Rockwell Automation Embraces Digital Transformation

Seven skills that move from vision to value

Let’s face it. It’s increasingly difficult for business-to-business (B2B) organizations to reach buyers, measure performance of campaigns, and prove ROI. Outside economic pressures aside, three key trends are shaping the way revenue teams address the rising demands of today’s B2B buyers. Buyers have an expectation of privacy; they want more control over their personal data — yet they’re willing to forgo some of that control if they believe they’ll receive value in return. Buyers also expect — perhaps demand — a personalized, relevant buying experience as they move along a self-guided buyer’s journey. And as organizations struggle to meet these demands, they’re managing a proliferation of tools and the data these tools produce across their go-to-market tech stacks.

Rising to the demands of today’s B2B buyer requires the alignment of people, processes, and tech stacks: adtech, martech, and salestech. This emerging trend, calling for go-to-market teams that are unified around data and processes, is known as Revenue Technology, or revtech. It enables B2B organizations to leverage online and offline data to serve buyers’ expectations of a personalized, relevant buying journey and the business’s goal of moving the buyer through the funnel, without friction, from awareness to consideration to purchase.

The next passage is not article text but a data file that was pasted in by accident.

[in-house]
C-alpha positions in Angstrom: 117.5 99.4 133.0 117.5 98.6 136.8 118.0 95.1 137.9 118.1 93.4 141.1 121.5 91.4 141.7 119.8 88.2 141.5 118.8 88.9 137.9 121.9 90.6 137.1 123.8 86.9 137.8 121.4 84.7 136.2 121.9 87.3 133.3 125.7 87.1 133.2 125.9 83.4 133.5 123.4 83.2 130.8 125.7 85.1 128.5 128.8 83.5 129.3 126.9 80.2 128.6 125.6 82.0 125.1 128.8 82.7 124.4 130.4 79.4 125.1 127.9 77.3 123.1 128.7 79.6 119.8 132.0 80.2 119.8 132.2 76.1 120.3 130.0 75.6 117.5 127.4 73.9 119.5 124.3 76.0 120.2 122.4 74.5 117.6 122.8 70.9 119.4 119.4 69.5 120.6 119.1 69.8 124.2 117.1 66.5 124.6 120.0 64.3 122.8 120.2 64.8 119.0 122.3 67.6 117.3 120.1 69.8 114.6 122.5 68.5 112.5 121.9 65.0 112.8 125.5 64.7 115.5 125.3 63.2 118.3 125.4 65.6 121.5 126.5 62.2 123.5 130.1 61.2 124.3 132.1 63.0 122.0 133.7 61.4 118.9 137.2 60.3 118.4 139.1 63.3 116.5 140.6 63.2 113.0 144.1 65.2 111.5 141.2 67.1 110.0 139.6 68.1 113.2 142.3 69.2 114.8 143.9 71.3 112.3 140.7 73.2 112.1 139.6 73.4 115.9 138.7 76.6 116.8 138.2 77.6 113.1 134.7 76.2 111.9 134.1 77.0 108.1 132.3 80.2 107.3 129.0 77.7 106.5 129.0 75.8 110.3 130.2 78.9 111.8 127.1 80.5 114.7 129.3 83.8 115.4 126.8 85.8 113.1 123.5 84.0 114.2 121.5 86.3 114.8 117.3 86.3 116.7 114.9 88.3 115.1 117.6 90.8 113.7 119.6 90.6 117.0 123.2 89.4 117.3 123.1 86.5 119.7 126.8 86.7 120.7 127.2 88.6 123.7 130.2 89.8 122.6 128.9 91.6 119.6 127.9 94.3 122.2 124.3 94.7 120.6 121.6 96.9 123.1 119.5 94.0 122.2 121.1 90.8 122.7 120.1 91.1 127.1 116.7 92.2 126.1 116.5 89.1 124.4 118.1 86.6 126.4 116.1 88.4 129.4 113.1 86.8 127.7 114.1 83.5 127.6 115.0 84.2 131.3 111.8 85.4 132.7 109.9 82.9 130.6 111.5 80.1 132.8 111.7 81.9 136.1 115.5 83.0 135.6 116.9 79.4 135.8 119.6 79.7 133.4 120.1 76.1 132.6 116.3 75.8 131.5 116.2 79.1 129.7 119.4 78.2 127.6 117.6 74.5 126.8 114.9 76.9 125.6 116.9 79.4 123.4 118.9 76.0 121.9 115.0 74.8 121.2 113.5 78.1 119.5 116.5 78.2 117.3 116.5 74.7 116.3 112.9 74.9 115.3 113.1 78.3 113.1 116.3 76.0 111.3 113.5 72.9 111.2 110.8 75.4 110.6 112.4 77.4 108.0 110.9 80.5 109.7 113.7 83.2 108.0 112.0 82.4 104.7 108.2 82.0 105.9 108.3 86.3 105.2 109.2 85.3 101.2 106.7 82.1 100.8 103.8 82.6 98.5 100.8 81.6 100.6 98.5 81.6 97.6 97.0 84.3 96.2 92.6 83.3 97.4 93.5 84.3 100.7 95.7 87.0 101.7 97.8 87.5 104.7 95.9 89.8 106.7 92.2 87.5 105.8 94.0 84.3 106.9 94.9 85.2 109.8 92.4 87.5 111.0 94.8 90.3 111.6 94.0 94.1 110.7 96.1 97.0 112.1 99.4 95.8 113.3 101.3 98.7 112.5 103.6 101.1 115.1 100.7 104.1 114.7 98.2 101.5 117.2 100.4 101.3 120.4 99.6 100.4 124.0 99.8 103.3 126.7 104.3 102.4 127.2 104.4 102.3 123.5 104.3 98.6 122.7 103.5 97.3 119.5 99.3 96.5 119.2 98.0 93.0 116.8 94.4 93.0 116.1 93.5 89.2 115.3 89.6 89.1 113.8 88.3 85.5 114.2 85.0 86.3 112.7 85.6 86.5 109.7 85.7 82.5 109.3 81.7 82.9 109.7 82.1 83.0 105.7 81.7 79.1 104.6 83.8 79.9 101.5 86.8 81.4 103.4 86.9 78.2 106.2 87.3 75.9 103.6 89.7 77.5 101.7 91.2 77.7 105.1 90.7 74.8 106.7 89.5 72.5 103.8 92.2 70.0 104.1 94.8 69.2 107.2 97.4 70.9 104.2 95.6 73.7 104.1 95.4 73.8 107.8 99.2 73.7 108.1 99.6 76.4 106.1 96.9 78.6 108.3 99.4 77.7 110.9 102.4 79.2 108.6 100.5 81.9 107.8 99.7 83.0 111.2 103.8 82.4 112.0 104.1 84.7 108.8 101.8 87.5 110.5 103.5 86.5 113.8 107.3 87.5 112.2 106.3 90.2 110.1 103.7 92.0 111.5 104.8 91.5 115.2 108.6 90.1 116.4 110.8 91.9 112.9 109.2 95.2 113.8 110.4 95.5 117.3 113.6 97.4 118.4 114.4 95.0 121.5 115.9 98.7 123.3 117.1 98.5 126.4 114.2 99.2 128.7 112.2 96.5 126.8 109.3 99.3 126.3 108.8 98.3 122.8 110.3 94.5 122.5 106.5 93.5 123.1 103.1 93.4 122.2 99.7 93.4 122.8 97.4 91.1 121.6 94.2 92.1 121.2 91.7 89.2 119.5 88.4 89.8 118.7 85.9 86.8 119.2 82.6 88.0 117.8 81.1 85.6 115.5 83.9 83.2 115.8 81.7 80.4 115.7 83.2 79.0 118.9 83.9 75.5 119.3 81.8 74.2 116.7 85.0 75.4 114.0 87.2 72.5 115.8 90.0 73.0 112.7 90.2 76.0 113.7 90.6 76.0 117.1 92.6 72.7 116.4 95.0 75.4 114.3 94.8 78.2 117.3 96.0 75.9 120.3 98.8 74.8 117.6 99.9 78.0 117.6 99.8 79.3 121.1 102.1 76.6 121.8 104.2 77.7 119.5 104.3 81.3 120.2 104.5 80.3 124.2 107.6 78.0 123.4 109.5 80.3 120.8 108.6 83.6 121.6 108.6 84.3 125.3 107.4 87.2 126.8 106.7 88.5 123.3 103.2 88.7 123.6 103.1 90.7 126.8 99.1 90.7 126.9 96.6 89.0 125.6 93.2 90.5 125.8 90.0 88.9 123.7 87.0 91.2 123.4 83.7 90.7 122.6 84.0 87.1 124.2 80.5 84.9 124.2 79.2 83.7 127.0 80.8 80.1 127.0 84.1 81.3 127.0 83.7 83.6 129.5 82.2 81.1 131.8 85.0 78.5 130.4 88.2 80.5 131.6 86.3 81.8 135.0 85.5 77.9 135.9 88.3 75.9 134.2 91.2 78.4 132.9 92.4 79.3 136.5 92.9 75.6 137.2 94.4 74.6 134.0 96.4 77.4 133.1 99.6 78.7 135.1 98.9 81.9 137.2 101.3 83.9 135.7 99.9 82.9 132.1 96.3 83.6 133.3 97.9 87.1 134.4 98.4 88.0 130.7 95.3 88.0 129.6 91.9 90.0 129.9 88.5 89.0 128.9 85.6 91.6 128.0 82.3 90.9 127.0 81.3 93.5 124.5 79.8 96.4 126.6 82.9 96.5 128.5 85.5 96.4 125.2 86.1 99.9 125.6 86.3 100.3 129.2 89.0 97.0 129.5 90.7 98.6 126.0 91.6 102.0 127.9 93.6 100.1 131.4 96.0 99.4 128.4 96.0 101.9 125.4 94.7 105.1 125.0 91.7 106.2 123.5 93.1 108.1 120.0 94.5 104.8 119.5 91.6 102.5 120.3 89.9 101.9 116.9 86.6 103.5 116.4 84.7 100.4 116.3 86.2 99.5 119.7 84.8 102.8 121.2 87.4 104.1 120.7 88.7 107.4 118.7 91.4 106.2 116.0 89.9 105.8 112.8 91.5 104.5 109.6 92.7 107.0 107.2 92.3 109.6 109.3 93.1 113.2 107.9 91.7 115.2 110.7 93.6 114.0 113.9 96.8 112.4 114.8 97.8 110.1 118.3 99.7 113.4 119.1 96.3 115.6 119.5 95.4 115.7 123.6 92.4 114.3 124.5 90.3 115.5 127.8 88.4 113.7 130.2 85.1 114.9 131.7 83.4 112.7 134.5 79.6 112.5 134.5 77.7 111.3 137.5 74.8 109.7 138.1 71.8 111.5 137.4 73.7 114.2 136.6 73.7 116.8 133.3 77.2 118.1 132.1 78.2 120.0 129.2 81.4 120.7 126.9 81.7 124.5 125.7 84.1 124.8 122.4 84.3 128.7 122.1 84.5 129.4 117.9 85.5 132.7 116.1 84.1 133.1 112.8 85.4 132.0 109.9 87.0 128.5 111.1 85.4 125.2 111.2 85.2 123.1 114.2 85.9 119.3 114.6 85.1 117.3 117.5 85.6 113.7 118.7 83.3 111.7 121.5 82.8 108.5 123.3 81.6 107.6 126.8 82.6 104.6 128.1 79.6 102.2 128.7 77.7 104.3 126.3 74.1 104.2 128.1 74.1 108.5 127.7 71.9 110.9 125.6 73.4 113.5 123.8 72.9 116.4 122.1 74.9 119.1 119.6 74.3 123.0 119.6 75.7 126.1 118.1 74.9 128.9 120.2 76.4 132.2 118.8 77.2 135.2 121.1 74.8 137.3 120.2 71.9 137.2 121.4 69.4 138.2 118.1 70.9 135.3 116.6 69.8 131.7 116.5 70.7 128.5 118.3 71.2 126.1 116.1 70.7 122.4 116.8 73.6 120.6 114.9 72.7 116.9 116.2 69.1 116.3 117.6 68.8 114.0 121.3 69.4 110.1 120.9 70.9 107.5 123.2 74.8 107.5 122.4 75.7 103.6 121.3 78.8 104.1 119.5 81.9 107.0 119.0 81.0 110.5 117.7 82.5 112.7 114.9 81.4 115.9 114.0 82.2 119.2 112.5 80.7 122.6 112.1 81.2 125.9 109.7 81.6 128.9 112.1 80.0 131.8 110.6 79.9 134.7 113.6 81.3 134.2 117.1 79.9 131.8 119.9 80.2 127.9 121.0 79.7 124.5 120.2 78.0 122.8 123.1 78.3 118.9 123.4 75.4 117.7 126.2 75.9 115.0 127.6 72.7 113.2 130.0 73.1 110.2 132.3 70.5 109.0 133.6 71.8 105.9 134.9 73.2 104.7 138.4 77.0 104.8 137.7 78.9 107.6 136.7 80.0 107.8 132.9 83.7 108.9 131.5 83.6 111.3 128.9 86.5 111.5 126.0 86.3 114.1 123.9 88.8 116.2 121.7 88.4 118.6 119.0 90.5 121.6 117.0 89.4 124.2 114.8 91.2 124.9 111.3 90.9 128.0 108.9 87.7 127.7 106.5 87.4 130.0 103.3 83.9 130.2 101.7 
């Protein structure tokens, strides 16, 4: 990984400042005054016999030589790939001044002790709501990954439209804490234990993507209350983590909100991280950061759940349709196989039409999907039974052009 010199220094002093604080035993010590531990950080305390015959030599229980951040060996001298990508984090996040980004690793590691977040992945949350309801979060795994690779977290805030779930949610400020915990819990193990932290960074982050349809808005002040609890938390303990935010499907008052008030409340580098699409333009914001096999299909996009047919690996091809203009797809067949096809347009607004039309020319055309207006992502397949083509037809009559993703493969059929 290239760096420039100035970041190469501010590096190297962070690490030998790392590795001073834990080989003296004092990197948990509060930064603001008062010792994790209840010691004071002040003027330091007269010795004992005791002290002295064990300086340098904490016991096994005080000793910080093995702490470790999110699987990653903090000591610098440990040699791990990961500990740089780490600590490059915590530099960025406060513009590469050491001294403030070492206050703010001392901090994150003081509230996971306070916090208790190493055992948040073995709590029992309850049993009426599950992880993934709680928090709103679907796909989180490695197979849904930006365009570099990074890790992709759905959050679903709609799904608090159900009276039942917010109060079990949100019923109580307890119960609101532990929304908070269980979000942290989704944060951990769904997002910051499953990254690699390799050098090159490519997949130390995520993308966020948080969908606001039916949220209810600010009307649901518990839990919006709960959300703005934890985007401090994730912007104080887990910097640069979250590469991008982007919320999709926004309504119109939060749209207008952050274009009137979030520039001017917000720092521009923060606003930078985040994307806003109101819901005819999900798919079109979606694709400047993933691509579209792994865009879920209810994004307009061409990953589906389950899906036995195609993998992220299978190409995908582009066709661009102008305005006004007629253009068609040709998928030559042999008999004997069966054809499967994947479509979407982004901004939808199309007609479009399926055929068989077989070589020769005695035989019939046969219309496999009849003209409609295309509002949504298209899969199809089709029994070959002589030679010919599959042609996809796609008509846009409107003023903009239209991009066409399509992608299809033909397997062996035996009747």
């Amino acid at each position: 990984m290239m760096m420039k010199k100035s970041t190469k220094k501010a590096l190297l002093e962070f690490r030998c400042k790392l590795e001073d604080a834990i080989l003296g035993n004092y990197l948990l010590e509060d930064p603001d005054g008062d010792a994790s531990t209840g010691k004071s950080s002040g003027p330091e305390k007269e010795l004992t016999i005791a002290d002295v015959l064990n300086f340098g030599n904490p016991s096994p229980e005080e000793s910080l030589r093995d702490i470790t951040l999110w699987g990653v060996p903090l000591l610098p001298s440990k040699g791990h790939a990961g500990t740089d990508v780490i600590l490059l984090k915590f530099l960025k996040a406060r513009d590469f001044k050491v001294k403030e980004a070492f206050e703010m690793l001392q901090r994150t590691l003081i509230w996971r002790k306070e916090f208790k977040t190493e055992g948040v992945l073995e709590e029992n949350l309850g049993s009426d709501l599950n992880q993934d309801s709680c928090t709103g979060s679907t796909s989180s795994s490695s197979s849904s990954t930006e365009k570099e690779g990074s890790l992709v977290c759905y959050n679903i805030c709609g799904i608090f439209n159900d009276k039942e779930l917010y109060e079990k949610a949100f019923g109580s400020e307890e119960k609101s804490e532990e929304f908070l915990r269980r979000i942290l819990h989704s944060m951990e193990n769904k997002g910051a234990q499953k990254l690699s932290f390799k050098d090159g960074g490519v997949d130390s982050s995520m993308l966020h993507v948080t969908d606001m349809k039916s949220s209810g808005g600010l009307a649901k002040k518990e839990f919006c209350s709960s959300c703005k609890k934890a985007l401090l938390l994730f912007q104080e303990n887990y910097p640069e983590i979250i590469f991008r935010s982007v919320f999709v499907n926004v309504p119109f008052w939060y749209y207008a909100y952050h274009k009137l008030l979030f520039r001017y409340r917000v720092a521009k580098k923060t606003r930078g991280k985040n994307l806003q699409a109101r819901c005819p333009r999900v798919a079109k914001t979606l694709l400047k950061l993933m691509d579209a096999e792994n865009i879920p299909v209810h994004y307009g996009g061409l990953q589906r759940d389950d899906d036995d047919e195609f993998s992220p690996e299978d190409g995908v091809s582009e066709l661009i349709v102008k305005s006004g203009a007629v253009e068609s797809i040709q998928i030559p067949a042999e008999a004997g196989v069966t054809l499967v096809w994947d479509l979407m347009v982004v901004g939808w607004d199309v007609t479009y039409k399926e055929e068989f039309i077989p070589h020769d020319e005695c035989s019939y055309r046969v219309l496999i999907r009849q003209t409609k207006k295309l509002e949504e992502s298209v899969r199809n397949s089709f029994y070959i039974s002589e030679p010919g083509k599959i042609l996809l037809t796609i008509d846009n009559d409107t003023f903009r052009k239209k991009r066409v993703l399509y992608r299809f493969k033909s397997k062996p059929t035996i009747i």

Rockwell Automation embraces digital transformation

In 2020, Rockwell embarked on a mission to transform its marketing organization from “just a cost center” to a profit center “that would better support the customer journey of tomorrow, generate demand, and drive revenue.” To meet their goals of growing marketing-sourced pipeline, Rockwell recognized the need to invest in a CDP. A CDP, or Customer Data Platform, can increase marketing efficiency and effectiveness by collecting a lot of in-depth customer insights and data for a robust profile that can be used to deliver personalization and omnichannel marketing. After vetting over 150 solutions, Rockwell chose D&B Rev.Up, powered by the D&B Lattice CDP.

“Rev.Up offered the most complete solution, supported the location-based identification we needed, and seamlessly integrated with 20 years of embedded Dun & Bradstreet D-U-N-S® Number account management Rockwell had already been doing, said Gudrun Wetak, ABM/ABX Marketing Manager at Rockwell Automation, about D&B Rev.Up ABX. “This is a great tool, and it offers so much vision and cool things we can do with it. It’s intoxicating.”

Yet while the value of digital transformation and being data-driven was clear to Gudrun, she is quick to comment that “the harsh reality in much of digital transformation is that it’s a lot of work that everyone is still figuring out. So our team got to work. We built a model that would not only drive our CDP implementation but would also serve as a framework for driving all digital transformation and change moving forward. This model encapsulates the data requirements, technical capabilities, and professional competencies that cut through the chaos and help us build, optimize, and innovate.”

Gudrun’s team called their model “the seven skills of AI-driven demand marketing.”

Thinking data first

“Change has to start with data. When we think about data, we tend to position it at the end, thinking of it as a fossil, not a fuel,” observed Gudrun. “Data is typically viewed as a function of reporting, and we use it to tell us what happened, not necessarily to guide us to what should happen. But if you want to be data-driven, you have to be data-first.”

The challenge, as Rockwell experienced firsthand, is there’s often just too much data — hoards of data, in fact.